4. Do not fly over a congested area and…
  5. Maintain VLOS and…
  6. Ensure you have up-to date PL insurance
  7. No normal entity owns the air-space above their property (Edit -Above 500ft!)
    7.1 Stay outside their property - see note 7!
  8. Decide if it’s worth the inevitable grief

Happy to be corrected / I stand corrected


I am uncertain about 7.
I have found numerous references to ownership up to 500ft

Strata in the air

The space above your head is legally divided into the ‘Upper stratum’ and the ‘Lower stratum’. We don’t have ownership of the upper stratum, so you can’t sue Ryanair for bussing hundreds of stag parties across your land at 30,000 feet, all you can do is go into the back garden and shake an annoyed fist at them.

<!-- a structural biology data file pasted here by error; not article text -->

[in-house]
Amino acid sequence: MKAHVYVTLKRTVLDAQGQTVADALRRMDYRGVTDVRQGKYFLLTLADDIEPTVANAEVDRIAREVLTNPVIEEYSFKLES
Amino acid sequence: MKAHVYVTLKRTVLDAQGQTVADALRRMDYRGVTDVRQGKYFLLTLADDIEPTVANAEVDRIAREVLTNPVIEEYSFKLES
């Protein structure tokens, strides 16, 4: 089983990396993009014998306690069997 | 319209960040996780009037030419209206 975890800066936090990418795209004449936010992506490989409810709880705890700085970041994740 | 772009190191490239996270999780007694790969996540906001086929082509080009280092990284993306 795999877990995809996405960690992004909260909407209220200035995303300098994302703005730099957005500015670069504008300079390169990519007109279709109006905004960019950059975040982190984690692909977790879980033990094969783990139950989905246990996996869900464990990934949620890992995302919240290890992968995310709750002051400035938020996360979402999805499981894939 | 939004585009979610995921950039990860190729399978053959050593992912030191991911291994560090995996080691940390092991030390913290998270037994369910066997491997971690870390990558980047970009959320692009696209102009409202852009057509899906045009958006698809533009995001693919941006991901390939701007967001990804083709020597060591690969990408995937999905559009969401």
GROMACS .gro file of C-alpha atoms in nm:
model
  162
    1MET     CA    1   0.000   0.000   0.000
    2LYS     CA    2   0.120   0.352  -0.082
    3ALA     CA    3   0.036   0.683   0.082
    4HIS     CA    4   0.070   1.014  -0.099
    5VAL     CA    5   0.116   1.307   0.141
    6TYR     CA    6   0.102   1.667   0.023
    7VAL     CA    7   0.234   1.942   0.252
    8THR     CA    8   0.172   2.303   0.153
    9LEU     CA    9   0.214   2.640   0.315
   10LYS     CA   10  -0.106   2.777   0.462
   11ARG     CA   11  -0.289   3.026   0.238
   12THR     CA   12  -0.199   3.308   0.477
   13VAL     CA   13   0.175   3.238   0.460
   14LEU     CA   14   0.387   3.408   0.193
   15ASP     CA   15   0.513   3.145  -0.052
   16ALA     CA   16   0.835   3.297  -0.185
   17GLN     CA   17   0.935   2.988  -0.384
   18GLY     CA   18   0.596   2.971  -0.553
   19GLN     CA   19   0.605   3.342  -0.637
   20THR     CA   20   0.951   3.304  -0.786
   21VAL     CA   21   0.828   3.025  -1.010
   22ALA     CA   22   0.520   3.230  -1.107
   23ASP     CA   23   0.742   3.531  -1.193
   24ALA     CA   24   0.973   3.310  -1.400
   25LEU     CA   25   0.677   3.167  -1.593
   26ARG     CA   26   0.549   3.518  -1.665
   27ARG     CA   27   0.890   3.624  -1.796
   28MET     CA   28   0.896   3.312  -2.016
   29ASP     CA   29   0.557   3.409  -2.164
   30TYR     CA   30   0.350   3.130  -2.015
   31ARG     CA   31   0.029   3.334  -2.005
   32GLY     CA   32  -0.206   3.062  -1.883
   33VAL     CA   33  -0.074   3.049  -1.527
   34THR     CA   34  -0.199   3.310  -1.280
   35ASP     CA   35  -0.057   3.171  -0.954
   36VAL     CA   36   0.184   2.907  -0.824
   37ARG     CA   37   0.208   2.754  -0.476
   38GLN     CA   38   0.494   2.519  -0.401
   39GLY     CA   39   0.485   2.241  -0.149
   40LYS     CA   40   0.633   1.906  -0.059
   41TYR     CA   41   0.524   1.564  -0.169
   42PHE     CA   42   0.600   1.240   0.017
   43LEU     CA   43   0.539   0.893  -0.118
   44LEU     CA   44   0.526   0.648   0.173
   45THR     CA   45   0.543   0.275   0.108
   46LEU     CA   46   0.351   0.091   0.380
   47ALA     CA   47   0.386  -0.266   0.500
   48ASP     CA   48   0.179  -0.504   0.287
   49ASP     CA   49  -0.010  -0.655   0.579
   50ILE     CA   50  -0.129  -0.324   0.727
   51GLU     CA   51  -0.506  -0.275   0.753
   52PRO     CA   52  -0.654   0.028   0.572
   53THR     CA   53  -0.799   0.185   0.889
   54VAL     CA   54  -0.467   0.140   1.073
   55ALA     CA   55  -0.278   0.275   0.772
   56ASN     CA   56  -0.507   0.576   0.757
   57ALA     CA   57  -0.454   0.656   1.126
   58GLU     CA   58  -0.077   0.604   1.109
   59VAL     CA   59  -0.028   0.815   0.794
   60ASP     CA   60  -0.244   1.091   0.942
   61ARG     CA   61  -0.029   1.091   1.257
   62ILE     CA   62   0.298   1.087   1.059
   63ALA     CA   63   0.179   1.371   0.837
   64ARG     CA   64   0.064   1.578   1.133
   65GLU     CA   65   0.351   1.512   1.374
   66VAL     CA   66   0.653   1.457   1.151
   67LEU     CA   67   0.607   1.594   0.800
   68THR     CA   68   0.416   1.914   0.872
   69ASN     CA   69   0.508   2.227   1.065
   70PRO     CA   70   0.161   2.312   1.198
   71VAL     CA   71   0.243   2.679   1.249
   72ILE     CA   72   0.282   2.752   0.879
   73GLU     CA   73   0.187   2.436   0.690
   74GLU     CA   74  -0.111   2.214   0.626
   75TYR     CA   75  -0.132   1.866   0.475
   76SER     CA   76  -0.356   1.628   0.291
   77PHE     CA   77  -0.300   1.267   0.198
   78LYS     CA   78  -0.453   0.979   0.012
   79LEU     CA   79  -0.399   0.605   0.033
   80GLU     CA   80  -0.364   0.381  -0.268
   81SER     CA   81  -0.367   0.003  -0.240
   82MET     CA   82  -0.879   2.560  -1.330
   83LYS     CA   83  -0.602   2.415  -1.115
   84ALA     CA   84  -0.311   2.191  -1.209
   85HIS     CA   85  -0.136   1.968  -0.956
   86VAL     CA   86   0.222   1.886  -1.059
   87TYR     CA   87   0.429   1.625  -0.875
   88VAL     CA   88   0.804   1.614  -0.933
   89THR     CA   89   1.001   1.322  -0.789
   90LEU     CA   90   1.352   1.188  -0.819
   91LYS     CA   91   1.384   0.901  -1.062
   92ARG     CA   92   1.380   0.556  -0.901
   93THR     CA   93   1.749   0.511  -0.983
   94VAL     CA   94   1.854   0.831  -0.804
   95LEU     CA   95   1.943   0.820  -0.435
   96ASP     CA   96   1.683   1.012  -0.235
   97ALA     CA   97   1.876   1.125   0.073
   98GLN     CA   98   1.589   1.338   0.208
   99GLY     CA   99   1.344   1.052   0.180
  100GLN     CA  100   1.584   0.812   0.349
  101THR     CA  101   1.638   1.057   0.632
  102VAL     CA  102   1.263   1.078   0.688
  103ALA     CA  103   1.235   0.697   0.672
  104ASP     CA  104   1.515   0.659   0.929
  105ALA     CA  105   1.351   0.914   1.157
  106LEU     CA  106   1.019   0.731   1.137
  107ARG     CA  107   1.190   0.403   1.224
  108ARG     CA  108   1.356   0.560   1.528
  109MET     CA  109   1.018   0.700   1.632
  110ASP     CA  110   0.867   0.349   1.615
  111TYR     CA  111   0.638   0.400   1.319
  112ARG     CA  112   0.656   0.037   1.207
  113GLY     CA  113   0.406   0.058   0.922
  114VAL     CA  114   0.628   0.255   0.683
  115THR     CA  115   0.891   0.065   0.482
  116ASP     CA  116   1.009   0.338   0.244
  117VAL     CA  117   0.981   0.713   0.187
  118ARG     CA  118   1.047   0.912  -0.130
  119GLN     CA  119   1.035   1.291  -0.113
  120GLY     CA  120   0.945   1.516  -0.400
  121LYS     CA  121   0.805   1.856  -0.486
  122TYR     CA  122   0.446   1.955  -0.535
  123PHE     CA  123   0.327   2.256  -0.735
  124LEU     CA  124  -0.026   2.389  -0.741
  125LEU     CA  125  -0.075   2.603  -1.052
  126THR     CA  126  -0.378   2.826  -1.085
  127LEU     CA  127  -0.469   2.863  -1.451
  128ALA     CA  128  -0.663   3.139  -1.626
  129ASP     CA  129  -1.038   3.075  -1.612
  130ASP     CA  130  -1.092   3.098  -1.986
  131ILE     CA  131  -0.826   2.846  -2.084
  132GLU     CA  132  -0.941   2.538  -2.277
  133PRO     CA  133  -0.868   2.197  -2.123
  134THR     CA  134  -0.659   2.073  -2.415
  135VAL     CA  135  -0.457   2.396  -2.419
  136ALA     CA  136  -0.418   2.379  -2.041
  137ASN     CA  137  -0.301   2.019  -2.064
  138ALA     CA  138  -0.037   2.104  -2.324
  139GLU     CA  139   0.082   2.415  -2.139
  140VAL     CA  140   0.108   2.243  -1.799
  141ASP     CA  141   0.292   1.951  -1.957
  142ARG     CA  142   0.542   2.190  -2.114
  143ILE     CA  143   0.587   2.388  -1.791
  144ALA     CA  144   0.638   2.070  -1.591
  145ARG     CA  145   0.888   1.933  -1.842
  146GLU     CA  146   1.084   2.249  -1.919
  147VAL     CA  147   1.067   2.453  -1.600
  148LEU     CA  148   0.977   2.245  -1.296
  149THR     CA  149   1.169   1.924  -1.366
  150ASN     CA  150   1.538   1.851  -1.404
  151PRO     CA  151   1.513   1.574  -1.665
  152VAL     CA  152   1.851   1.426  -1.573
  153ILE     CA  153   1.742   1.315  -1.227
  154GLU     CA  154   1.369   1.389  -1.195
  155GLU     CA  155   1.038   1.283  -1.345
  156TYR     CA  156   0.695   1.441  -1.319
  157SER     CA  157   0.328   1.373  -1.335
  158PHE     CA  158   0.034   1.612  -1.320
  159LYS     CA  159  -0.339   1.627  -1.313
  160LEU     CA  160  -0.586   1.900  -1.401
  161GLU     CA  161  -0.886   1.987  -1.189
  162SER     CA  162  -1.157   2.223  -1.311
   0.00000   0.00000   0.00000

However, we do have the lower stratum under control. The Civil Aviation Act 1982 tells us that the lower stratum extends to between 500 and 1,000 feet. Anything passing above our property under that level is fair game for suing as a trespasser.

And it does happen.


Well that should put all drones on the ground then really?


You also own, and have rights in the airspace above your property; however, these rights are limited. There are two types of airspace – the lower and upper stratums.

The lower stratum